Treatment of periodontitis in sleep

Periodontitis is a severe form of tooth and gum infection that occurs when gingivitis spreads to the anatomical structures that hold the tooth in place. Bacterial plaque first builds up between the teeth and gums and then spreads to the bones under the teeth. It is best to treat periodontal disease in your sleep as soon as possible to avoid potential risks.


This causes the gums to swell and bleed, and the teeth to breathe and loosen. The dentist takes x-rays of the teeth and measures the periodontal depth to estimate the severity of the periodontitis.

The disease often requires frequent cleaning of the teeth in the dental office, sometimes in case of deterioration of the teeth and gums, the dentist recommends periodontal surgery and antibiotics. Periodontitis can affect people of any age group, including young children. However, some patients may have severe cases of gingivitis that may persist for years without periodontitis.

Diagnosis of periodontitis

To find out if you have periodontitis and the severity of your infection, you can evaluate the depth of your infection and damage to your teeth and gums in the following ways:

  • Review your medical history for factors that may play a role in your gum infection symptoms, such as smoking or taking certain medications that cause dry mouth.
  • Examine your mouth for plaque and bleeding.
  • Measure the depth of infection for a superficial depression between the gums and teeth by placing a dental probe next to the tooth below the gum line. In a healthy mouth, the periodontitis depth is usually 1 to 3 mm. Infections deeper than 4 mm may indicate periodontitis. Infection areas larger than 5 mm are not well cleaned.
  • Examine the teeth for x-rays to check for bone loss in different parts of the mouth and gums that increase the depth of the disease.
  • Your dentist can determine the stage of the disease you are in and the degree of periodontitis based on the severity of the disease, the difficulty of treatment, your risk factors and your health.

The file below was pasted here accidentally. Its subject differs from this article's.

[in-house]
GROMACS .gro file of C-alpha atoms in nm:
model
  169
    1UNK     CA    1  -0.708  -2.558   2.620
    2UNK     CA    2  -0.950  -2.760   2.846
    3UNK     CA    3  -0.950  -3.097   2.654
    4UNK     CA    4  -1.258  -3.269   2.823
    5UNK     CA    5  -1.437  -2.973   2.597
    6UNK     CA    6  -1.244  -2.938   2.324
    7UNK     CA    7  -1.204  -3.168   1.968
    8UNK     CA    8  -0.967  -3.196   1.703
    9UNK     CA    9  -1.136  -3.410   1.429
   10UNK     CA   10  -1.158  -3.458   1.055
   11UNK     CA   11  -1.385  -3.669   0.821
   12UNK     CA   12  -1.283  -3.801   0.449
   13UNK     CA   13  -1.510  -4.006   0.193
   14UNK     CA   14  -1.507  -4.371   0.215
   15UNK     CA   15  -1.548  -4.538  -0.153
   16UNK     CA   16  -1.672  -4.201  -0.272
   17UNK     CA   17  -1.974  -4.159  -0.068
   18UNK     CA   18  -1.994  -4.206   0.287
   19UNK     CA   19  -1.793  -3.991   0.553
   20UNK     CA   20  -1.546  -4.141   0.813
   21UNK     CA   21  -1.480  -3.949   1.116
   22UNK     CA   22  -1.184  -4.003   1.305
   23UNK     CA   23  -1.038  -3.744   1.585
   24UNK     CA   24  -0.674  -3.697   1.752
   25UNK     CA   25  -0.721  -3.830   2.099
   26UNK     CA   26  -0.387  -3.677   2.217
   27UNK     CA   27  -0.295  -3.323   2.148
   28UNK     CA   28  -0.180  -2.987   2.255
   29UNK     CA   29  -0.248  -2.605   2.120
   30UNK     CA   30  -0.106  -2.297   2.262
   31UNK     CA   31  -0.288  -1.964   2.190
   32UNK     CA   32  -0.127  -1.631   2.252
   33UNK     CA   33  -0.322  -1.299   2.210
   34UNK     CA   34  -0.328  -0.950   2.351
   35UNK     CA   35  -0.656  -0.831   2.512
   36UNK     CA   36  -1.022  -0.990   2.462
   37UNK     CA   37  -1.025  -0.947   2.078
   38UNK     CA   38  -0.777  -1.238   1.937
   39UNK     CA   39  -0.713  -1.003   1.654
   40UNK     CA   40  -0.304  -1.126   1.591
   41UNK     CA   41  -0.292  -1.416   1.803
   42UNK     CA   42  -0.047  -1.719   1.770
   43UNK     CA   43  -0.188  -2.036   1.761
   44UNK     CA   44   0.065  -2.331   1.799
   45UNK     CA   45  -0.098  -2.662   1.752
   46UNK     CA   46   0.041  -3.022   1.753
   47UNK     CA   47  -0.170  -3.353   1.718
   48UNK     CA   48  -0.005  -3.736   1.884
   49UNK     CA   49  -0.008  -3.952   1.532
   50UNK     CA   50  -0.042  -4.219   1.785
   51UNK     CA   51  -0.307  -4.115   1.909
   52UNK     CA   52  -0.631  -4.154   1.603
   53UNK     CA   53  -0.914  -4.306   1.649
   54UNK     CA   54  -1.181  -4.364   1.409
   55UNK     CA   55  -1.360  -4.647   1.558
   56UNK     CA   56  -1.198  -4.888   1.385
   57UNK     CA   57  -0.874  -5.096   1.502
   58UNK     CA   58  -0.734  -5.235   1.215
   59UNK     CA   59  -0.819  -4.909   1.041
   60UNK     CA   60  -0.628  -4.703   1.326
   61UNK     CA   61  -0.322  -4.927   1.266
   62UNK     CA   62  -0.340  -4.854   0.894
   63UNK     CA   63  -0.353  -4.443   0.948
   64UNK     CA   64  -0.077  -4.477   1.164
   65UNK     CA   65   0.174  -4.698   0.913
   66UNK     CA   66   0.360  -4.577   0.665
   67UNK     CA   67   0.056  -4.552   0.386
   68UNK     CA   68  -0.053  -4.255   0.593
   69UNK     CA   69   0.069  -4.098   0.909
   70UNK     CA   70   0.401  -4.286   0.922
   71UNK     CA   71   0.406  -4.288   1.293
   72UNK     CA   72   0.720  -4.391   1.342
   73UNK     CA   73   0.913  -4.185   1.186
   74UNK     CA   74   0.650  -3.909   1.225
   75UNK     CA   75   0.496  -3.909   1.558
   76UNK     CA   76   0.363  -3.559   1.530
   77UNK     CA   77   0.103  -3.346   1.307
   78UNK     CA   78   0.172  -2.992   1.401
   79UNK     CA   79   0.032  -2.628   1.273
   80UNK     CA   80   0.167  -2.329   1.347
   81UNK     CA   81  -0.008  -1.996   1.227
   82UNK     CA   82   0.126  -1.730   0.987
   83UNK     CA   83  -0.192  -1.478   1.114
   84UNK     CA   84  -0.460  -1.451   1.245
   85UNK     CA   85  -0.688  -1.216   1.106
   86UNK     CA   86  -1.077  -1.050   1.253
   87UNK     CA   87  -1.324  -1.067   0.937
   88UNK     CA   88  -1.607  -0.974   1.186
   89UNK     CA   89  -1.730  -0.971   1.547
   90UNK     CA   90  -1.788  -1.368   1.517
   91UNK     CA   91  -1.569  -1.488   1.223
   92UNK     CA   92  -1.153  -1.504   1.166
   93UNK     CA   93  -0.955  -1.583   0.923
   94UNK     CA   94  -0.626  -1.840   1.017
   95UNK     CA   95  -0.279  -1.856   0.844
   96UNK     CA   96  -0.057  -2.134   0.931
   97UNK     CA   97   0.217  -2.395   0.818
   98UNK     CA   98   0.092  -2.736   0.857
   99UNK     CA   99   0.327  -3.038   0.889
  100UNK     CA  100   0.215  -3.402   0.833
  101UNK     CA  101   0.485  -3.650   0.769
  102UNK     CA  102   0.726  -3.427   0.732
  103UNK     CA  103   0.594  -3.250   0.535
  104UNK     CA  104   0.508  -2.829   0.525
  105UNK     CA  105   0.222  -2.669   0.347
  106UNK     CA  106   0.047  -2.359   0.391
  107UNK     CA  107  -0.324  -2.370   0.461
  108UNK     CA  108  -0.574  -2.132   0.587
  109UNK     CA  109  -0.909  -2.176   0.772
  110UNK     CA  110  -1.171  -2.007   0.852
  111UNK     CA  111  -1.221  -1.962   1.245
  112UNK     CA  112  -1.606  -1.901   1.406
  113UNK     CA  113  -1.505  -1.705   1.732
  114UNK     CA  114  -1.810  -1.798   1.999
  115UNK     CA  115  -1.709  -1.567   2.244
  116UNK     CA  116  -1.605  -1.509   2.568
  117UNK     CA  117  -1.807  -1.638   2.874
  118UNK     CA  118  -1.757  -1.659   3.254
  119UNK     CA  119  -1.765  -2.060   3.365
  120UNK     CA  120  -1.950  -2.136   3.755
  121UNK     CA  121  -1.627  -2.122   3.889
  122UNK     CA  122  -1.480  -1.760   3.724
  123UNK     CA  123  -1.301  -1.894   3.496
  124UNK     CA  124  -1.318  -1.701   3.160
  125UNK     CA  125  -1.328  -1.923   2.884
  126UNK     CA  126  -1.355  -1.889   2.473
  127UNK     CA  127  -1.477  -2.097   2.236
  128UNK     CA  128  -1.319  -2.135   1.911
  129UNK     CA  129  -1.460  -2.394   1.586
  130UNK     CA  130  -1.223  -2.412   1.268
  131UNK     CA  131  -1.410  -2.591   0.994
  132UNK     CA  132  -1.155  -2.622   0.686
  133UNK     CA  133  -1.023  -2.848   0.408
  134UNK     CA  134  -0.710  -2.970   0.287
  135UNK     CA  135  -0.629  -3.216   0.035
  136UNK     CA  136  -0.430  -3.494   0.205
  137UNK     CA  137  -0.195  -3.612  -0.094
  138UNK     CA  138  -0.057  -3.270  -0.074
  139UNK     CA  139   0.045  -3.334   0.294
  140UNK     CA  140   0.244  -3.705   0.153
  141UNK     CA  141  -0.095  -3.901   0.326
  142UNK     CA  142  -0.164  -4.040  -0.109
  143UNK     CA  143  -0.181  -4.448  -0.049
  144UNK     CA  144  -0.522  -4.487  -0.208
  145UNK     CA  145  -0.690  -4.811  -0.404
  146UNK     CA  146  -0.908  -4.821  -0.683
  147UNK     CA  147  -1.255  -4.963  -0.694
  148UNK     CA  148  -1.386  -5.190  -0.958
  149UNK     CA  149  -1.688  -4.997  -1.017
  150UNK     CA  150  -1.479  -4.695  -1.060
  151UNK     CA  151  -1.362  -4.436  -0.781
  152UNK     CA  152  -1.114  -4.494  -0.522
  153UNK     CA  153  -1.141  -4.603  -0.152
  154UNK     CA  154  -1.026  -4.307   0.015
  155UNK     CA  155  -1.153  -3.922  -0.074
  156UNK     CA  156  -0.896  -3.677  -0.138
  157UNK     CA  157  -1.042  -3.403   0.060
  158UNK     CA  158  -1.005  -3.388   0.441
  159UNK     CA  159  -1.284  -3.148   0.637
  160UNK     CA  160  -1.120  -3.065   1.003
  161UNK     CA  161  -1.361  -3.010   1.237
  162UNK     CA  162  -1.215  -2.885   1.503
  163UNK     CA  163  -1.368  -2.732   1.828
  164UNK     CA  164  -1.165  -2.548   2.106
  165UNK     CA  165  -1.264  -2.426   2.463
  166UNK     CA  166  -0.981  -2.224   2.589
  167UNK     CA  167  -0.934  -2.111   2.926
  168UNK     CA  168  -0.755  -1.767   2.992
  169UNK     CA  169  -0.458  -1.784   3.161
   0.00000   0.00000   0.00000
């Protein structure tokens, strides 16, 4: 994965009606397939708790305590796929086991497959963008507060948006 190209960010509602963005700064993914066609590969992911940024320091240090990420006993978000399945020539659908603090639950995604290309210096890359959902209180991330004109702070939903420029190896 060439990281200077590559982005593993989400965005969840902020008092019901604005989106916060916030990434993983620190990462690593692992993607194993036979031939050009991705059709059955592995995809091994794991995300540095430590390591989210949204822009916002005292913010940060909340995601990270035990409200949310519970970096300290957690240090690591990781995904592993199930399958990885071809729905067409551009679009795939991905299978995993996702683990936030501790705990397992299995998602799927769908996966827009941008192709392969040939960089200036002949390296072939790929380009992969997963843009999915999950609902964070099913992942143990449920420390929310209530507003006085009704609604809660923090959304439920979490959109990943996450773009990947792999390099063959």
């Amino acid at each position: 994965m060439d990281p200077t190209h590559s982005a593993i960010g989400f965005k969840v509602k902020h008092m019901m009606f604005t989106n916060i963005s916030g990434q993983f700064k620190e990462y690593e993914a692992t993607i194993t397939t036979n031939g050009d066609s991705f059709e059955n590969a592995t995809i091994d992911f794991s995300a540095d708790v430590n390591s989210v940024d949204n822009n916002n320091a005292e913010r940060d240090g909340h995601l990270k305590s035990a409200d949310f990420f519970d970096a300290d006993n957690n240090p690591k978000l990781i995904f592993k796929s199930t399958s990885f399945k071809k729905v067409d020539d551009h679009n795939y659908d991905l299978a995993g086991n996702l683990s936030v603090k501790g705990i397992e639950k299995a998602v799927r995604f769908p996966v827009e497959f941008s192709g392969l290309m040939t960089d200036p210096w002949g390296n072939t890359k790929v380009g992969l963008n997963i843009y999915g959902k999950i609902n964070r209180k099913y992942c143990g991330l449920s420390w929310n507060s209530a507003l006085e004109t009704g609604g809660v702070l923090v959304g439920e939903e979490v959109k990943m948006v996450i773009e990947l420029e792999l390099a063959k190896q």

Treatment of periodontitis

Treatment may be given by a periodontist, dentist or periodontist. The goal of periodontitis treatment is to completely clear the infections around the teeth and prevent damage to the bone around the gums. When you follow a daily oral care program, manage the health conditions that may affect dental health and stop smoking, then you have the best chance of successful treatment.

Treatment of periodontitis other than surgery

If periodontitis has not progressed, treatment may include low-risk methods, including:

Scaling removes plaque and bacteria from the surface of the teeth and under the gums. You can cure your disease by using tools such as lasers or other devices.
Removing hard dental plaque reduces the buildup of bacteria and eliminates the bacterial byproducts that help with inflammation and accelerates the healing or reattachment of the gums to tooth surfaces.
Oral antibiotics can help reduce bacterial infections.

Treatment of periodontitis through surgery

If you have periodontitis, surgery may be a good treatment for you, which is done through:

Flap surgery (sinus surgery)

The periodontist makes small incisions in your gums so that they can remove the infected gum tissue and expose the roots of the teeth, which helps to exfoliate and better access the teeth.
Because periodontitis causes bone loss, the lower bone can be trimmed before the gum tissue returns to its position. Once healed, it will be easier to clean these areas and keep the gums healthy.

Soft tissue transplantation

When you lose some of your gum tissue, your gum line falls back. You need to strengthen some of the damaged soft tissue to get it back to normal. This is usually done by removing a small piece of tissue from the roof of the mouth, or using the tissue of an external donor and attaching it to the affected area. This helps to reduce gingivitis, cover the exposed roots of the teeth and make them look better.

Orthopedic implantation

We use this medical method when periodontitis causes damage to the bones around the root of your tooth. The implant is made up of small pieces of your bone, either artificially made from bone or from another donor. Orthopedic implants prevent tooth loss by holding the bone in place. It also helps regenerate the main bone.

Regenerated guided tissue helps regenerate bone damaged by bacteria. In one operation, your dentist inserts a special piece of biocompatible tissue between pre-existing bone and teeth. This tissue prevents any unwanted tissue from entering the area during healing and allows existing bone to grow back.

Causes of periodontitis

Topical antibiotics may include mouthwash antibiotics or the use of antibiotic gels in the space between the teeth and gums, or deep infections. However, oral antibiotics may also be needed to completely kill the bacteria that cause the infection.

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